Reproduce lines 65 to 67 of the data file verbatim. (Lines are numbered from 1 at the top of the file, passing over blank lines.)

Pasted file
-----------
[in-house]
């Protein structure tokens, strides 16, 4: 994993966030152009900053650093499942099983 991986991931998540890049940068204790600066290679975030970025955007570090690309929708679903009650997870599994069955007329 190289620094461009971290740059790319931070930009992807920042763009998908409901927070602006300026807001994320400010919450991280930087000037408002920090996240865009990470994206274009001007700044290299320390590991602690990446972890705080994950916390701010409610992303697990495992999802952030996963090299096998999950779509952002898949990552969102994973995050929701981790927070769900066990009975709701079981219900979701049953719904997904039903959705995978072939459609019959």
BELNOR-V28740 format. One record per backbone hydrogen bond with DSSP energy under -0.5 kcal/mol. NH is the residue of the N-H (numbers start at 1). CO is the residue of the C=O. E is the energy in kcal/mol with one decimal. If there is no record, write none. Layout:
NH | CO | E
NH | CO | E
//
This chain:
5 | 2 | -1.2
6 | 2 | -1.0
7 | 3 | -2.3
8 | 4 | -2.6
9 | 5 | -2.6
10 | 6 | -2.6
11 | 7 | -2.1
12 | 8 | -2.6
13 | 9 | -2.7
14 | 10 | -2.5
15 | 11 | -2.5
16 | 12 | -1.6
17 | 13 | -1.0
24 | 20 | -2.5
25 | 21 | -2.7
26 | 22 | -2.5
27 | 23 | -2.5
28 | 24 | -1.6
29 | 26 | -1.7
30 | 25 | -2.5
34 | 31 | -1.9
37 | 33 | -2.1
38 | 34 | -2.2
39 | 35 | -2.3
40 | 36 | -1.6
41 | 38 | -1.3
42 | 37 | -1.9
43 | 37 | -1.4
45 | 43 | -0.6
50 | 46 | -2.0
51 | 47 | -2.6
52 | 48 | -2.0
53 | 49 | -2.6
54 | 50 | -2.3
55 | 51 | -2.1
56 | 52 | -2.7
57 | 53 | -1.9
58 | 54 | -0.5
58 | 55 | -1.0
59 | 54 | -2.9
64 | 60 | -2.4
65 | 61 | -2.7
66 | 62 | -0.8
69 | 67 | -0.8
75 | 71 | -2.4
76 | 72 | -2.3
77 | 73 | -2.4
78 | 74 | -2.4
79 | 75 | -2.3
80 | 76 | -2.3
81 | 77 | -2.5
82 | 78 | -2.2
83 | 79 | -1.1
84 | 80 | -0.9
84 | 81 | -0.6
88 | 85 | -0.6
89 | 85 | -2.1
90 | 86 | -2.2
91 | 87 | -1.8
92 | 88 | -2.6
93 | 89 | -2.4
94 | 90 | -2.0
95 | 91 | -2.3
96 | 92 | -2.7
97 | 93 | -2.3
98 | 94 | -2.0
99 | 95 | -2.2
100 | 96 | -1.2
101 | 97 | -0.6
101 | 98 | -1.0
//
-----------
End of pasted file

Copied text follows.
90 | 86 | -2.2
91 | 87 | -1.8
92 | 88 | -2.6